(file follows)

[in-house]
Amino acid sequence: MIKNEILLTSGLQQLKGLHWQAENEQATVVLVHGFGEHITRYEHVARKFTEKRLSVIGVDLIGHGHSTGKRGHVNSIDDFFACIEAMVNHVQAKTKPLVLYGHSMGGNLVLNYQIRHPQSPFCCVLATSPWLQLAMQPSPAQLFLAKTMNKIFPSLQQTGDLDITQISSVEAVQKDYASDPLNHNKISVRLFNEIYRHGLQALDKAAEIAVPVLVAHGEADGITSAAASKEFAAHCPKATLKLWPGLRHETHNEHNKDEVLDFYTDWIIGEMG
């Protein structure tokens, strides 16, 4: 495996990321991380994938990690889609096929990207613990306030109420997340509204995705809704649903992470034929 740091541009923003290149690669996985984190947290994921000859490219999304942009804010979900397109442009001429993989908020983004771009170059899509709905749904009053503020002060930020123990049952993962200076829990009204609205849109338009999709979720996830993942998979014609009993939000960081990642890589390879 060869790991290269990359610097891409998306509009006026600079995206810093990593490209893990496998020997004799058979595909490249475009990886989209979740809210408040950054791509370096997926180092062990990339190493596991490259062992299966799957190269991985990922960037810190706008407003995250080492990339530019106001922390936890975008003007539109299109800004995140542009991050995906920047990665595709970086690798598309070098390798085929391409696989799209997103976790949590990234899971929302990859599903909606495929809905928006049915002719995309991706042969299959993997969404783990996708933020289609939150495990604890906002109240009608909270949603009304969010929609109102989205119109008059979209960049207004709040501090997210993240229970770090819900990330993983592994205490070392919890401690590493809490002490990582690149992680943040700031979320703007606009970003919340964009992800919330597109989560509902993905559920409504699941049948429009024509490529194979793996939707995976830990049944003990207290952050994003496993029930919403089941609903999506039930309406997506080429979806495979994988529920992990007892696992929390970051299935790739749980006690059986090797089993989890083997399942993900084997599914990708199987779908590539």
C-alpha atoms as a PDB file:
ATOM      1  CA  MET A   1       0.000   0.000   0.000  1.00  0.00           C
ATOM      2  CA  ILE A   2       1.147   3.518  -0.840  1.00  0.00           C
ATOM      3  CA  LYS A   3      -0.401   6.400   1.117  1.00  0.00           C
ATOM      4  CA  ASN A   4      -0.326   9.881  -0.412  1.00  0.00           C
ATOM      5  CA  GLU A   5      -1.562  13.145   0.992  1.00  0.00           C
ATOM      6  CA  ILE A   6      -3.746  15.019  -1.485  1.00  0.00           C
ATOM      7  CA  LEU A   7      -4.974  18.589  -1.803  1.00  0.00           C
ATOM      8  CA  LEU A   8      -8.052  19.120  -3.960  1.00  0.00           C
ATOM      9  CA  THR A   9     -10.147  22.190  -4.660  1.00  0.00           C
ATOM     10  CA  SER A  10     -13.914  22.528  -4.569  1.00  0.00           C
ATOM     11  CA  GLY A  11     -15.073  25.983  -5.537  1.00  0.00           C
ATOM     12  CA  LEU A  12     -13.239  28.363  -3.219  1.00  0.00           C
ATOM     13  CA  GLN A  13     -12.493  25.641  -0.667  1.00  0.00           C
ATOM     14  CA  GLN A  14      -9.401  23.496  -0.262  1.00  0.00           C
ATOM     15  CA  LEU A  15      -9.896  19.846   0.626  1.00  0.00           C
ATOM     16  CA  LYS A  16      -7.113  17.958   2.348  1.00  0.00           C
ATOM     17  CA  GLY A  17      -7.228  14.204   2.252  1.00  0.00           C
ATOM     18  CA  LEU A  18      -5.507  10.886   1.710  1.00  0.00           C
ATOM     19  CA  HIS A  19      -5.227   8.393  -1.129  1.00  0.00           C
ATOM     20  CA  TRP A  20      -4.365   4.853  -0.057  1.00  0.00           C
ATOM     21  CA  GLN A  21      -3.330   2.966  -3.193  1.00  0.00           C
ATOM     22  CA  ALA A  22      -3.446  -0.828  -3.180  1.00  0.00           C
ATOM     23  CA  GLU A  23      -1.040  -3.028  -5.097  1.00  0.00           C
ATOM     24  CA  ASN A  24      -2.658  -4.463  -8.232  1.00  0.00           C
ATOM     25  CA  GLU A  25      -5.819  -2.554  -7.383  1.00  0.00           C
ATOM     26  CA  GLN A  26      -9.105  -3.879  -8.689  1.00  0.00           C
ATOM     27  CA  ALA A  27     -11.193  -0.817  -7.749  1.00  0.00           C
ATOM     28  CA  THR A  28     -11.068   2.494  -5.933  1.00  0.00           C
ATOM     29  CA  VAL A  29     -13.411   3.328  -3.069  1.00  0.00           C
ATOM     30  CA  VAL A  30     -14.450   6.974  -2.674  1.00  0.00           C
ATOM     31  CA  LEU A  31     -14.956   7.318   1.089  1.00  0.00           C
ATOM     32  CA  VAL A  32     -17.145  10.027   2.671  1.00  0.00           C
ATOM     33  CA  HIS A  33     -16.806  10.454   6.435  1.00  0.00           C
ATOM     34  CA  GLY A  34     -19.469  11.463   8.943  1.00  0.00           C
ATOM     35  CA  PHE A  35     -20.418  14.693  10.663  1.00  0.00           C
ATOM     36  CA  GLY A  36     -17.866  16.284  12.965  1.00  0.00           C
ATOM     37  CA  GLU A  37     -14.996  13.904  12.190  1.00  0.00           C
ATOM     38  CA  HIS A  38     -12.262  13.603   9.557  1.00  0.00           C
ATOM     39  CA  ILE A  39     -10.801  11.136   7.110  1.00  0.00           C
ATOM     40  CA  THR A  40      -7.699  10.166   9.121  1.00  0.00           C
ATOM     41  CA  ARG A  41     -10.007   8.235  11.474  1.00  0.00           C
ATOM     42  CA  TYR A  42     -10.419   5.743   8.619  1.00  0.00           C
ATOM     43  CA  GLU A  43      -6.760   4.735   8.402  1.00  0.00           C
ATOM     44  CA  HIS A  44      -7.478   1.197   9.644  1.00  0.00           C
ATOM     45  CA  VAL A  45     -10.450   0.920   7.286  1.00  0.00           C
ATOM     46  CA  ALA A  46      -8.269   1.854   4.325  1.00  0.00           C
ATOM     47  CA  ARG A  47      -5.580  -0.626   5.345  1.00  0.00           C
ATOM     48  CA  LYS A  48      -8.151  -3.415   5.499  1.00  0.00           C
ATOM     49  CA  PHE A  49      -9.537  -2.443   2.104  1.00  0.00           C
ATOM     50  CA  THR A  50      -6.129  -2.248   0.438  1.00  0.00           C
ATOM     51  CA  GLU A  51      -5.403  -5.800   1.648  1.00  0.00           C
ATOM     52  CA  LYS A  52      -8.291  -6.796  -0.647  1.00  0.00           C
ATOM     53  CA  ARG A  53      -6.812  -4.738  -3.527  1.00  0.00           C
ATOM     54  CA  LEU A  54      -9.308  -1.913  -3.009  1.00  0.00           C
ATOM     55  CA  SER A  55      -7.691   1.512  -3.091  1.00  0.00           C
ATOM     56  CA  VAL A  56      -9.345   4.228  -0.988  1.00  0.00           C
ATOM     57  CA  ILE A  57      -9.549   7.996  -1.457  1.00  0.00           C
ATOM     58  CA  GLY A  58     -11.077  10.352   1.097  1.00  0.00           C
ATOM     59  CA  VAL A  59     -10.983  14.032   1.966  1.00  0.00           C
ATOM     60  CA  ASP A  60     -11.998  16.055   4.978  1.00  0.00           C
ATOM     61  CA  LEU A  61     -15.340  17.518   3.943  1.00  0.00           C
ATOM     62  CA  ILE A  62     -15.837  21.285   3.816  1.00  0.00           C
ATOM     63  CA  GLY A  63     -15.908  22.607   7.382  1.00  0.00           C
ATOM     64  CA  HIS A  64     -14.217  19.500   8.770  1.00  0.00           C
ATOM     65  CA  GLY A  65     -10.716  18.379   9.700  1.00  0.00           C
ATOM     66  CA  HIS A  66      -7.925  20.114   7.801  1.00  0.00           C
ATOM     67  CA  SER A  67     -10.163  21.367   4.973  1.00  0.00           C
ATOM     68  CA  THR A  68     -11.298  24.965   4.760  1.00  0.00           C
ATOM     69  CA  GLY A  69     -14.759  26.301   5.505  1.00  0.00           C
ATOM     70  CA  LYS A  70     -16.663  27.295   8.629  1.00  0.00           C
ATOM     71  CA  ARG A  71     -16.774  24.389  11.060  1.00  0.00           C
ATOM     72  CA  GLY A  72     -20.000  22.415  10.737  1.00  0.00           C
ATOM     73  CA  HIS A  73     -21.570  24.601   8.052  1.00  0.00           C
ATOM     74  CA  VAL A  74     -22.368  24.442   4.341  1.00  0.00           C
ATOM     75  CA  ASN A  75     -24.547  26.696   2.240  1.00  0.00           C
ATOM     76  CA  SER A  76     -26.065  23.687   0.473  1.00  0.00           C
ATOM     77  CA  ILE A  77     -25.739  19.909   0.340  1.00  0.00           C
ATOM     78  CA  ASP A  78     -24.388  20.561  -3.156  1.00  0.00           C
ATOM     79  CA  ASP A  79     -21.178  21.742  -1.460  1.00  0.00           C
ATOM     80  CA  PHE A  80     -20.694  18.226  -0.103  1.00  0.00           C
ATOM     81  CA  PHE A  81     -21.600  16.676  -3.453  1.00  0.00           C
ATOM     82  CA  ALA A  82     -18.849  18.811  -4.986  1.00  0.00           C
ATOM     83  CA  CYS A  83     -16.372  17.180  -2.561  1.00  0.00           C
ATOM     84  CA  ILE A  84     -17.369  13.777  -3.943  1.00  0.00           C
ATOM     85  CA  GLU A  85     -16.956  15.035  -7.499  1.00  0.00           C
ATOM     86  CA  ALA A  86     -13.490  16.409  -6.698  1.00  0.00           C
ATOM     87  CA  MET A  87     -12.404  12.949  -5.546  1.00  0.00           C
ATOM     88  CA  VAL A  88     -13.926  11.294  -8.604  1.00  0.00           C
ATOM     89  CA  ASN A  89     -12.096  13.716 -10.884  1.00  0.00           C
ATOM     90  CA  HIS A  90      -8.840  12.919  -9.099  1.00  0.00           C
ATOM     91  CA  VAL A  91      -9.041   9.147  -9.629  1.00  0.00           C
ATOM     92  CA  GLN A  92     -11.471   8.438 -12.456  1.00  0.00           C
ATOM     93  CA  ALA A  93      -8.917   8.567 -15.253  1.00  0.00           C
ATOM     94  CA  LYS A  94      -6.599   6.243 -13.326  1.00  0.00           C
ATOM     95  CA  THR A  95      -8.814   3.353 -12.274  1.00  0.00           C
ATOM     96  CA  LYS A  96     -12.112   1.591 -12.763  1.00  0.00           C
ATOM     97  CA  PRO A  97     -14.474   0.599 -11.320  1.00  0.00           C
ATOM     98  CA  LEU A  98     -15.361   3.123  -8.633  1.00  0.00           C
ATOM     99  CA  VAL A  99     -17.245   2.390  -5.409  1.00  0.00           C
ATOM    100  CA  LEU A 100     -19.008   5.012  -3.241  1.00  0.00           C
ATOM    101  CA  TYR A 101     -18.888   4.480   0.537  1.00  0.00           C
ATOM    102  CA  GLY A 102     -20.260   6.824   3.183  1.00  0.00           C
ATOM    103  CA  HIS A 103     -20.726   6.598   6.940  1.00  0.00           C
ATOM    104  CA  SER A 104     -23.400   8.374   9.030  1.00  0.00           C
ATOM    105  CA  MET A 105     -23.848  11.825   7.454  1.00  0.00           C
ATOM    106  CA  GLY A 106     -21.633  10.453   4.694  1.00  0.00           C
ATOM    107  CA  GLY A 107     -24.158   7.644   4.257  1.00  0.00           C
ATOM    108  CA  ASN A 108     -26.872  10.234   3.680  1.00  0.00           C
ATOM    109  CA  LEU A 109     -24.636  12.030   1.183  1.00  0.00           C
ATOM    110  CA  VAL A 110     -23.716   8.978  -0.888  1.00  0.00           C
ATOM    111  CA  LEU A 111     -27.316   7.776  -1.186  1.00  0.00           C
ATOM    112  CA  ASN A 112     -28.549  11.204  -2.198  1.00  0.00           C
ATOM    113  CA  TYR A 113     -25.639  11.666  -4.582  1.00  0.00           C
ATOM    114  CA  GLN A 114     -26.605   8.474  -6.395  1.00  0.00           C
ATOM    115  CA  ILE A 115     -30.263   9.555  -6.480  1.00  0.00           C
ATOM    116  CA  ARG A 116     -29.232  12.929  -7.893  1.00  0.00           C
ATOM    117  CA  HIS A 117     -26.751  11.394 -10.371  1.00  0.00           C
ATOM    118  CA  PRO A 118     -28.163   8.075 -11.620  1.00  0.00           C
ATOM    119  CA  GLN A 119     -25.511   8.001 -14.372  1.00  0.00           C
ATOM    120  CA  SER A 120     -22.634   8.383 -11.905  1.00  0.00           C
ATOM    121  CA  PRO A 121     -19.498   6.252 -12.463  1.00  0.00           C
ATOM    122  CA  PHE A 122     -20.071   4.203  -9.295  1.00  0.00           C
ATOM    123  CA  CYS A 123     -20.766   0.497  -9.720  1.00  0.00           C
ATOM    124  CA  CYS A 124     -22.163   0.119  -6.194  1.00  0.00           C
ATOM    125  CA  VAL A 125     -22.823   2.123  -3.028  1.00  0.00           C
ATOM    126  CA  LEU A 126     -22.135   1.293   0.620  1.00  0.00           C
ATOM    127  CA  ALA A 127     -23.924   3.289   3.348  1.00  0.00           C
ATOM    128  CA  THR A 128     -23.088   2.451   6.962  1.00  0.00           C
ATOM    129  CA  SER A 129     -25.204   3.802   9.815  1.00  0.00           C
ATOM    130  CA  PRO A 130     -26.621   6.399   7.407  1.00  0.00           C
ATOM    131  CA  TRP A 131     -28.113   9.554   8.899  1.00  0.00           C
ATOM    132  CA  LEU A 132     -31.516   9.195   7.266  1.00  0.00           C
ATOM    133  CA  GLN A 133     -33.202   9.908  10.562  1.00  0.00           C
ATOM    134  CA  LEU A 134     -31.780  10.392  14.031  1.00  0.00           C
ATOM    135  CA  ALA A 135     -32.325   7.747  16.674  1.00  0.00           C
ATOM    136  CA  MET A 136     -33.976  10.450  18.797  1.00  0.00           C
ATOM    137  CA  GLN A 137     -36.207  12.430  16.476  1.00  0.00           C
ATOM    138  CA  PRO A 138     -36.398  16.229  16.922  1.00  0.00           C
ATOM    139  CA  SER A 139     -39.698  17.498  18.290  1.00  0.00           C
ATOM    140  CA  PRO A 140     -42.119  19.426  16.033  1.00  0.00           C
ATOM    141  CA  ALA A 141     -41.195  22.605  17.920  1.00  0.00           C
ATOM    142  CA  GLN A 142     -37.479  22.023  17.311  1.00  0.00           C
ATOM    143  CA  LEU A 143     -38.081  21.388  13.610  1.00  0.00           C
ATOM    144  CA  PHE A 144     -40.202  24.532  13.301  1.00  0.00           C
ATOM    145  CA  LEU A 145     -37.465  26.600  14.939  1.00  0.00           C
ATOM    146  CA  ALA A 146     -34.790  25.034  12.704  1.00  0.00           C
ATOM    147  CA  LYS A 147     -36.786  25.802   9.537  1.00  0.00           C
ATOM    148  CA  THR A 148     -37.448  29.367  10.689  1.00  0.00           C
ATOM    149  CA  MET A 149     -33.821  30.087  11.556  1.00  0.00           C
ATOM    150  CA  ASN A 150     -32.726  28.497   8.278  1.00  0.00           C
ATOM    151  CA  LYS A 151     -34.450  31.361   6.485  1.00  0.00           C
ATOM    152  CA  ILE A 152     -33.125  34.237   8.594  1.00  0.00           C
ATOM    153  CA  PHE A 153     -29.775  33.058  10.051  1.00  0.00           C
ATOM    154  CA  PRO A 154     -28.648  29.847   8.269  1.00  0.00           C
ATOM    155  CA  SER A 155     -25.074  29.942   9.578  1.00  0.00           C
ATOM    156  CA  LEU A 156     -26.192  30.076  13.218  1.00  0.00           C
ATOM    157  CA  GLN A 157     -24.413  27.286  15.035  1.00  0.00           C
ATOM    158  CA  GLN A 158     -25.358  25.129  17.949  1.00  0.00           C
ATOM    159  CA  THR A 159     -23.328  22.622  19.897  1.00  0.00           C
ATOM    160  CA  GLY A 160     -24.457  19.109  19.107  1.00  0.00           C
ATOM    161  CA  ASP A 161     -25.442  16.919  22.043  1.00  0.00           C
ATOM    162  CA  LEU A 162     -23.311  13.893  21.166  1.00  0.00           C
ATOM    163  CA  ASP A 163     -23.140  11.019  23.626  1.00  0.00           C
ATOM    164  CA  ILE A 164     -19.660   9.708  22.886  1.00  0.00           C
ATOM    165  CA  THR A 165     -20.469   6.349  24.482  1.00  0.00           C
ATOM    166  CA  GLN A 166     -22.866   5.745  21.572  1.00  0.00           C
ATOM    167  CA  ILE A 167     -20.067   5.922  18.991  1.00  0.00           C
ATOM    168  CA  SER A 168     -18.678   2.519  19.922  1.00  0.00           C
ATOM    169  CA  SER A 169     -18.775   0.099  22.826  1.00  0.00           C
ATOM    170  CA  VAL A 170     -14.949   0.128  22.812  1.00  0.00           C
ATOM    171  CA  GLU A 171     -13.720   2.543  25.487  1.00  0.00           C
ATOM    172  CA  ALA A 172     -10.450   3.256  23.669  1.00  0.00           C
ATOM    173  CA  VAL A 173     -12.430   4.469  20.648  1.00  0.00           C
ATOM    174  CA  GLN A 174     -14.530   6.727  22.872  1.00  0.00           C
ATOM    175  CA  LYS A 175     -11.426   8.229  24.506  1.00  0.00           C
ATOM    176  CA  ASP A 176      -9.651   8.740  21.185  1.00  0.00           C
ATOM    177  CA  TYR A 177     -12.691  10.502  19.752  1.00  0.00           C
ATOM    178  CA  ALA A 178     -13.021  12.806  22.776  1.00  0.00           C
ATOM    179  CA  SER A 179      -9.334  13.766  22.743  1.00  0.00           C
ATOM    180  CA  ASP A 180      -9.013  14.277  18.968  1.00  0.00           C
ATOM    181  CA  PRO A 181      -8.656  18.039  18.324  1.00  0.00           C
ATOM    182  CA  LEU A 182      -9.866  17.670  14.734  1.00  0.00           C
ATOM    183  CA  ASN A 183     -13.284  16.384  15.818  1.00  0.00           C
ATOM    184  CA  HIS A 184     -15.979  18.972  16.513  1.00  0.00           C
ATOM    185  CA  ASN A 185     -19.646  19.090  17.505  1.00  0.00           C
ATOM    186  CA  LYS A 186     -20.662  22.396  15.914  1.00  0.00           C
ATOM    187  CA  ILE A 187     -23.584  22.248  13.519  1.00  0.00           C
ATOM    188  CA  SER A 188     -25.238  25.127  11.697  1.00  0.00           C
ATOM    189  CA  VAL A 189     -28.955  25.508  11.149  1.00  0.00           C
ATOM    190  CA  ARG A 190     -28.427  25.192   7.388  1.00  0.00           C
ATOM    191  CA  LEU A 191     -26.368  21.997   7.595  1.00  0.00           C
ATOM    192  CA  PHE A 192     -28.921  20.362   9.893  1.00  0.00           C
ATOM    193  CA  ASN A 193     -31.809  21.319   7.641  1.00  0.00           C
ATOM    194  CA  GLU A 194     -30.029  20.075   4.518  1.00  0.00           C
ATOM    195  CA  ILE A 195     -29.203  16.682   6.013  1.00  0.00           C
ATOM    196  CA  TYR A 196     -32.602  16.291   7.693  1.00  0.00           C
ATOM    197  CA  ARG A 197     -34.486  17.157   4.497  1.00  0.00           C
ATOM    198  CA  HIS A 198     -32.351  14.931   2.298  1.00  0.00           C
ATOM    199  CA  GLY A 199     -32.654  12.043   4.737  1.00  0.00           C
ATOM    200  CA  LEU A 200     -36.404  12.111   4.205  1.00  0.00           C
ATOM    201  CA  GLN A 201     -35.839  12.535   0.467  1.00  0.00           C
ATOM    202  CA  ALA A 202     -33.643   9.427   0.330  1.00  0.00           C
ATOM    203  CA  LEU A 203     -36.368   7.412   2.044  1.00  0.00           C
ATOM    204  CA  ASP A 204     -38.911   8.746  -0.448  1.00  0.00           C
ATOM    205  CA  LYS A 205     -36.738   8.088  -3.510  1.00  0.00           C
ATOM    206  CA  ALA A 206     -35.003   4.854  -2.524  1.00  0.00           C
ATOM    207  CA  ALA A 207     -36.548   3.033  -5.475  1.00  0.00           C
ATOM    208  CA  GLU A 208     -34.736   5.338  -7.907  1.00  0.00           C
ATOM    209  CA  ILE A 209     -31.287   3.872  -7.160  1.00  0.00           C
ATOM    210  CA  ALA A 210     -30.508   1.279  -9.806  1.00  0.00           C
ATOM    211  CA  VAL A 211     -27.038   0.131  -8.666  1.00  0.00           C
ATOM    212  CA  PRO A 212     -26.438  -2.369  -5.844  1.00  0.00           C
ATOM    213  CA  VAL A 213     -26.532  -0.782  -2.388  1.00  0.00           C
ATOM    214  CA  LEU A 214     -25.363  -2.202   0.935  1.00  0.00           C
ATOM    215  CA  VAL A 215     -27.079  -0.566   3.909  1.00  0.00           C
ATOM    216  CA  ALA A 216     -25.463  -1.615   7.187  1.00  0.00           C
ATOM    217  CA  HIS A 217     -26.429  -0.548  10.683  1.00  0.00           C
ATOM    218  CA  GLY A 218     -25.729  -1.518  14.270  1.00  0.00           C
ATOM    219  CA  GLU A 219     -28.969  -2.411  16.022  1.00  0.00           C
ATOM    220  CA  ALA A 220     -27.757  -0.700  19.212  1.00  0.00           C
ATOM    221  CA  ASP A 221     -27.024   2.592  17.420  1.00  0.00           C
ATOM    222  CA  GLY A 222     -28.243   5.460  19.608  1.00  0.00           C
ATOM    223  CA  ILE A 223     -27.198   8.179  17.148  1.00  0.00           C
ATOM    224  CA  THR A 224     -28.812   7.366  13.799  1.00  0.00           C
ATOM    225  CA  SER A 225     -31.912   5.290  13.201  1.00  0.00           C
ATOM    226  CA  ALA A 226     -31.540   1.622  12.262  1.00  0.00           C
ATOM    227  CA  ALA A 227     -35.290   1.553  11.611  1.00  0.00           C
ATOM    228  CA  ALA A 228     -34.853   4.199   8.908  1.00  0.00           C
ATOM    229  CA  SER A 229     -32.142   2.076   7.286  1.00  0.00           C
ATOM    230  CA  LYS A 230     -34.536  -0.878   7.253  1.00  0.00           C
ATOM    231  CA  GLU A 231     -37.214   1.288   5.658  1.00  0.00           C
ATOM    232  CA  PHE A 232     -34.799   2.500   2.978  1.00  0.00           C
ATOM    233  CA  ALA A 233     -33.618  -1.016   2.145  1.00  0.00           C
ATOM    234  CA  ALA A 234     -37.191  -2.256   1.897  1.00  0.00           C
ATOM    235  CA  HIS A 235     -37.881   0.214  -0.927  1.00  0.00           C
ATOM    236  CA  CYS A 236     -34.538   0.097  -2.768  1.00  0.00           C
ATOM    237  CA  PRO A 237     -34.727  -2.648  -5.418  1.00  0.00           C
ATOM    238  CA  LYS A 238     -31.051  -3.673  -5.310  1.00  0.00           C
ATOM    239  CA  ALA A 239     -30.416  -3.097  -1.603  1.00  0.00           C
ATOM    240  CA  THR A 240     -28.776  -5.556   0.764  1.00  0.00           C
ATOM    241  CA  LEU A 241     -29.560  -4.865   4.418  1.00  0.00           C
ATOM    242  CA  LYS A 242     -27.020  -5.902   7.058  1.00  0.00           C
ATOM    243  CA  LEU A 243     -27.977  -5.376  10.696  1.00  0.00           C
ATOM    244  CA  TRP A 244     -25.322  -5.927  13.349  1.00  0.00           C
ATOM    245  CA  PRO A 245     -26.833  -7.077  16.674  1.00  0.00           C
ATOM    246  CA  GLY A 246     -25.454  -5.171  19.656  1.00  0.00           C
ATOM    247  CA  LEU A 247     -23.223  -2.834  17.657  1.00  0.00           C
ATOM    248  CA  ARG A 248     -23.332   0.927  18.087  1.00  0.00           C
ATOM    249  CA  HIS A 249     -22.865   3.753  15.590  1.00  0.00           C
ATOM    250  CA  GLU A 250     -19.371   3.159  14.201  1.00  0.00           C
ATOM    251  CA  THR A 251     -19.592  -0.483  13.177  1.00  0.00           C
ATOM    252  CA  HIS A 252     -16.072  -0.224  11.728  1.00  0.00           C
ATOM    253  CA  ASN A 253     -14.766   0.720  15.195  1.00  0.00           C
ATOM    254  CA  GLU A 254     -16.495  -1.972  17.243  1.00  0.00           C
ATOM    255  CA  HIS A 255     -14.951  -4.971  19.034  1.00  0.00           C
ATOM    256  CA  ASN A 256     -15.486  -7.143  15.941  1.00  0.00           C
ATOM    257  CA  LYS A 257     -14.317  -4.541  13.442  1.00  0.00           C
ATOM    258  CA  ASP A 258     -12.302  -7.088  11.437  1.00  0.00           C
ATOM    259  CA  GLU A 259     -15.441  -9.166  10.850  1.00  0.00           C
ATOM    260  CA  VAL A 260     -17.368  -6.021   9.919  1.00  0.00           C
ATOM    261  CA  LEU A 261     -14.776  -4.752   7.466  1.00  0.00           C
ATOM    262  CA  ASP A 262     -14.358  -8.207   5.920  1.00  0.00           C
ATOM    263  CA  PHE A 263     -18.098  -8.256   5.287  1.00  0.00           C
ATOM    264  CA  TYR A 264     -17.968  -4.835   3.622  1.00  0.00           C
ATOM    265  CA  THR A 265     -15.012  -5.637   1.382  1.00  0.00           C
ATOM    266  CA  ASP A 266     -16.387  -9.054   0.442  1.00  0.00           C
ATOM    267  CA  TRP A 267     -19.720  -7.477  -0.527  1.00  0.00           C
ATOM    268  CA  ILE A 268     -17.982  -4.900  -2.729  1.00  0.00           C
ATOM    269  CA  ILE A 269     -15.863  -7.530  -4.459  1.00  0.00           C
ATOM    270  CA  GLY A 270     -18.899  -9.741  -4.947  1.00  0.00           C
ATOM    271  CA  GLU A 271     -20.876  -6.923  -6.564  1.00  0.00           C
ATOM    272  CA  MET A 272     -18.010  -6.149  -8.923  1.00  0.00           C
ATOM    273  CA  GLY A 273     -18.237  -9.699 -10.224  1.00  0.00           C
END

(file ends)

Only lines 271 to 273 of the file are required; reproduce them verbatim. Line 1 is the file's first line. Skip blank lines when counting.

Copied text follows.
ATOM    267  CA  TRP A 267     -19.720  -7.477  -0.527  1.00  0.00           C
ATOM    268  CA  ILE A 268     -17.982  -4.900  -2.729  1.00  0.00           C
ATOM    269  CA  ILE A 269     -15.863  -7.530  -4.459  1.00  0.00           C